The Karuk Tribe Department of Natural Resources collaborated with fellows and investigators from the Southwest CASC to create an ethical framework for collaborative research that led to the creation of their Intentional Fire podcast.
New Podcast Highlights Successes of Collaborative Research Process Between Karuk Tribe and Southwest CASC Fellows
In the fall of 2022, the Karuk Tribe Department of Natural Resources, in partnership with Natural Resource Workforce Development Fellows from the Southwest CASC and investigators, highlighted their collaborative process when launching the Intentional Fire podcast. Centered around upholding Indigenous research sovereignty, the journal article “Stories as data: Indigenous research sovereignty and the “Intentional Fire” podcast” describes this collaboration as a type of “campfire” model that ascribes aspects of collaborative and ethical research to the components of a campfire. The Indigenous stories shared in the resulting Intentional Fire podcast expand the knowledge available to support climate adaptation planning. This type of collaboration exemplifies how universities and agencies can engage Indigenous communities in collaborative research while upholding Indigenous research sovereignty.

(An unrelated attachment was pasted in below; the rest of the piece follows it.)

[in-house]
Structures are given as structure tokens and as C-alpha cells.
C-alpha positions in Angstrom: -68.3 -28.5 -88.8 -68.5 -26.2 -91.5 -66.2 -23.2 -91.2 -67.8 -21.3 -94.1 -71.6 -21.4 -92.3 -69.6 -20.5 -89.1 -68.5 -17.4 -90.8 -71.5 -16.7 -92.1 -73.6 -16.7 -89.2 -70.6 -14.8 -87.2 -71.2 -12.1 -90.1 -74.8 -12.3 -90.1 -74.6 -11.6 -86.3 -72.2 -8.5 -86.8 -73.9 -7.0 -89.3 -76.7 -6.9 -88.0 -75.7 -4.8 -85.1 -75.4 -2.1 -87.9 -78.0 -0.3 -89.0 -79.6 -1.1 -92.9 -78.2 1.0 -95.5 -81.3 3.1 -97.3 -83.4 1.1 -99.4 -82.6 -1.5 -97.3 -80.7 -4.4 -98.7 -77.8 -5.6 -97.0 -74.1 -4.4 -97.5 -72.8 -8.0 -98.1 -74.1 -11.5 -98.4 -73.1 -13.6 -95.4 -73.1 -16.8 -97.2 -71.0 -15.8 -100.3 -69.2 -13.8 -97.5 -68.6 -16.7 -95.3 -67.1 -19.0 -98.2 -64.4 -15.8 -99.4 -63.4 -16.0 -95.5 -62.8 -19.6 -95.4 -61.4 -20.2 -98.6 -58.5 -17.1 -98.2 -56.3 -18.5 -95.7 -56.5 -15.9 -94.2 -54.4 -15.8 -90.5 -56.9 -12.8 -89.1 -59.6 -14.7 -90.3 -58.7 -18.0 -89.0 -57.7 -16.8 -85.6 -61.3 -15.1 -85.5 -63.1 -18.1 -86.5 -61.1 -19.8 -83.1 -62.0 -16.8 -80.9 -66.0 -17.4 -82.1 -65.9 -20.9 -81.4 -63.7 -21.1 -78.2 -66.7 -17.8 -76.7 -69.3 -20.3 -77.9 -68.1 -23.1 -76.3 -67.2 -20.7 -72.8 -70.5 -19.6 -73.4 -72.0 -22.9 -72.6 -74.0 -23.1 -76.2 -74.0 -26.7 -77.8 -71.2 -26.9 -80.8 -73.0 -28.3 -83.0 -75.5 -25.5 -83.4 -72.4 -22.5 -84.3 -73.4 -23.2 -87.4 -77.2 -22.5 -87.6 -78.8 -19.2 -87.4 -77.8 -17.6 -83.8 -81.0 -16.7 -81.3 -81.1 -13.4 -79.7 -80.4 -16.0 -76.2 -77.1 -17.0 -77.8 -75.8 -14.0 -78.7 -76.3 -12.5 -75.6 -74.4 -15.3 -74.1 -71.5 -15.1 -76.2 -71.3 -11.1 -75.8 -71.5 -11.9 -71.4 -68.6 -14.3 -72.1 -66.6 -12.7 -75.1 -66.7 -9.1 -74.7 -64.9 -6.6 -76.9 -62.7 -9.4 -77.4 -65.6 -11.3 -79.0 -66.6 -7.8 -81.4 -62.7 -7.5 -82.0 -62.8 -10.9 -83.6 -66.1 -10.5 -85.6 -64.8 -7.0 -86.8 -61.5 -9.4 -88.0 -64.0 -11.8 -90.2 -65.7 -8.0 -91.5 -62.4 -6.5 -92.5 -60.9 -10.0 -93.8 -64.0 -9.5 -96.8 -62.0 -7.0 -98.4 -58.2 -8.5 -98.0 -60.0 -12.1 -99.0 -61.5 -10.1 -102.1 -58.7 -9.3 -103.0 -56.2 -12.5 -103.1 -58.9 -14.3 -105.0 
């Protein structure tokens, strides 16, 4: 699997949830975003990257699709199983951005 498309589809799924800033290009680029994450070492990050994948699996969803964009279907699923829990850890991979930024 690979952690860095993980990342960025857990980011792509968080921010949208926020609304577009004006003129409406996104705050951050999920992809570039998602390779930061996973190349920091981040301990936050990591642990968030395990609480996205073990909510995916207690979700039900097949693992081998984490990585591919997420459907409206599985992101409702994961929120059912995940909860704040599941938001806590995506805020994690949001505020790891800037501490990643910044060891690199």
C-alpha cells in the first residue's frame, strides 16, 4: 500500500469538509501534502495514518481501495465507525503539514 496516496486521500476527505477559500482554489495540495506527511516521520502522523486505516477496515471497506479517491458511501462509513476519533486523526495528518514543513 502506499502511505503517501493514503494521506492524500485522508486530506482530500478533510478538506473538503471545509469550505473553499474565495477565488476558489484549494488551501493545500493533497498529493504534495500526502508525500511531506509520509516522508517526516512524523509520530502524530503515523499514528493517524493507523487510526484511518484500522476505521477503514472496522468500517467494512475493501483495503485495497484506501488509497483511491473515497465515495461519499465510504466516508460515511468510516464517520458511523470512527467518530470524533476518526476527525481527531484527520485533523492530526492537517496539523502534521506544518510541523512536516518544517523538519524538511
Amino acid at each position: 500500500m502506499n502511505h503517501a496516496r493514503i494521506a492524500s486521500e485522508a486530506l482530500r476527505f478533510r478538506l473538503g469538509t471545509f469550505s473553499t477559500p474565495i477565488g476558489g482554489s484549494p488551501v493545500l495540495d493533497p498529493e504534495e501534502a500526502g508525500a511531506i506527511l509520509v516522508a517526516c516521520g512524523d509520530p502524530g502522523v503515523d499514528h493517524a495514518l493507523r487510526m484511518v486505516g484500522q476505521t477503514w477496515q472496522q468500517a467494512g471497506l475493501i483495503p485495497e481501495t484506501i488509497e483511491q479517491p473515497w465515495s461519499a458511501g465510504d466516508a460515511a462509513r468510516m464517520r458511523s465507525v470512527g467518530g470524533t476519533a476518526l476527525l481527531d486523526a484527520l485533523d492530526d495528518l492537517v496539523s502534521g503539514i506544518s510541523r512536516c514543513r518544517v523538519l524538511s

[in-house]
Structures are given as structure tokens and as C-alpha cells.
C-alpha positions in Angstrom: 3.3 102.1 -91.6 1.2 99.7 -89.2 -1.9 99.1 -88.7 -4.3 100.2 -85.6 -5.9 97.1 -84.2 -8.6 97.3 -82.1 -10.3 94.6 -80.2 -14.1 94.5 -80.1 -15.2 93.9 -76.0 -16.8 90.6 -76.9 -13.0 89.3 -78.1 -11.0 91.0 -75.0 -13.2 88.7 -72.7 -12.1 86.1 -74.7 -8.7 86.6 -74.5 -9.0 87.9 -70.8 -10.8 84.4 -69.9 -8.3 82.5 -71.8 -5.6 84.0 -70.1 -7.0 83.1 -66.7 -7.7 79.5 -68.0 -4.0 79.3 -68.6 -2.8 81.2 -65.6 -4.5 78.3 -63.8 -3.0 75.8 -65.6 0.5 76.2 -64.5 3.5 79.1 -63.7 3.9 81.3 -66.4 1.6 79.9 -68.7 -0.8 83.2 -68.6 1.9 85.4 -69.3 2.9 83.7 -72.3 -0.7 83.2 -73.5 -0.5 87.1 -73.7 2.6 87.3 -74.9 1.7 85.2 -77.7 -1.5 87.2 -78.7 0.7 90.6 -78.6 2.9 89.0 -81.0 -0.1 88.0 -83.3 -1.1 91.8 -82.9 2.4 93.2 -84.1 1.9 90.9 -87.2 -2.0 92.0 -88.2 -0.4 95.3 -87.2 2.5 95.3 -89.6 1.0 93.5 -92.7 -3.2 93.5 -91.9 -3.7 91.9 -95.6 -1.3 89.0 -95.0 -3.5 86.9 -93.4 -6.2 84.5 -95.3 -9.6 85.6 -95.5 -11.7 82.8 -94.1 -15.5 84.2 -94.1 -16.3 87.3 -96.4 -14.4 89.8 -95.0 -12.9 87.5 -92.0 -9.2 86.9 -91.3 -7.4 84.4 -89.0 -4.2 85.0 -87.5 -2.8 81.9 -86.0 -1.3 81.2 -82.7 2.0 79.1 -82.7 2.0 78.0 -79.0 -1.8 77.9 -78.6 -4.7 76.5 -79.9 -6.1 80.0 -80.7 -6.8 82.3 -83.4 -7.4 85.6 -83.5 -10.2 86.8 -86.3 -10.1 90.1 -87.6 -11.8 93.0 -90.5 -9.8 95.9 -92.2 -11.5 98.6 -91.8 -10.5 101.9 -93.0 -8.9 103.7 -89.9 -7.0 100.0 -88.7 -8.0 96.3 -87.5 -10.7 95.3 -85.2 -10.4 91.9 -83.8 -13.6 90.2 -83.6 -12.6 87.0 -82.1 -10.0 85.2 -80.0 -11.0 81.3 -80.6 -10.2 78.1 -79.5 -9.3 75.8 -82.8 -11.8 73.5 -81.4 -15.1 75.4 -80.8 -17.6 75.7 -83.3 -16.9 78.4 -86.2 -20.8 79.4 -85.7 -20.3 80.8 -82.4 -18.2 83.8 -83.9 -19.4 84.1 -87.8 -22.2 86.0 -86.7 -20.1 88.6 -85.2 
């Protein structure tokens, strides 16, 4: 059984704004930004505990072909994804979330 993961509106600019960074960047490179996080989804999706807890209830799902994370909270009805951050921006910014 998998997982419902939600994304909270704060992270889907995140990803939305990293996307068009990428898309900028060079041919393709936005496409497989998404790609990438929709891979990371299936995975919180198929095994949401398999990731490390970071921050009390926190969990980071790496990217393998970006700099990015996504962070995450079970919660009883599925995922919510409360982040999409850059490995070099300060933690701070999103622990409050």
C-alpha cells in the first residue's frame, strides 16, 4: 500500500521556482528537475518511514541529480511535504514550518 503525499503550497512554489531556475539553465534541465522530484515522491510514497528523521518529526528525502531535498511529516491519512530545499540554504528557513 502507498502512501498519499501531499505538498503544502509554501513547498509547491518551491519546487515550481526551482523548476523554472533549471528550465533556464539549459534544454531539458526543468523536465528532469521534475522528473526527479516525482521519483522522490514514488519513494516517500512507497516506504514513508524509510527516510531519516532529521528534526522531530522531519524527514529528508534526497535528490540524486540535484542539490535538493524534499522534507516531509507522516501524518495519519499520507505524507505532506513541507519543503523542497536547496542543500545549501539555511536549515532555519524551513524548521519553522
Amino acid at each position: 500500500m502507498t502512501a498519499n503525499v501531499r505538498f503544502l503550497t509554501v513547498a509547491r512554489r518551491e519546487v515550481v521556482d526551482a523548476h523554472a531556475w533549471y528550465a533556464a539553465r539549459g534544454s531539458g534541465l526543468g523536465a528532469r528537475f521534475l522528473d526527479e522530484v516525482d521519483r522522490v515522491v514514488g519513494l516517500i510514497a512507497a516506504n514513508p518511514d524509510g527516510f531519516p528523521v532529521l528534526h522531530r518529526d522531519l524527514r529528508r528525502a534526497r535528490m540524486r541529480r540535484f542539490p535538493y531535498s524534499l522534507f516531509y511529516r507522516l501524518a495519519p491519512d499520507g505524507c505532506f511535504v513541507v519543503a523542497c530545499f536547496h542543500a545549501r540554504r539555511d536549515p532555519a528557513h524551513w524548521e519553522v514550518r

This work is supported by the Southwest CASC Natural Resource Workforce Development Fellowship.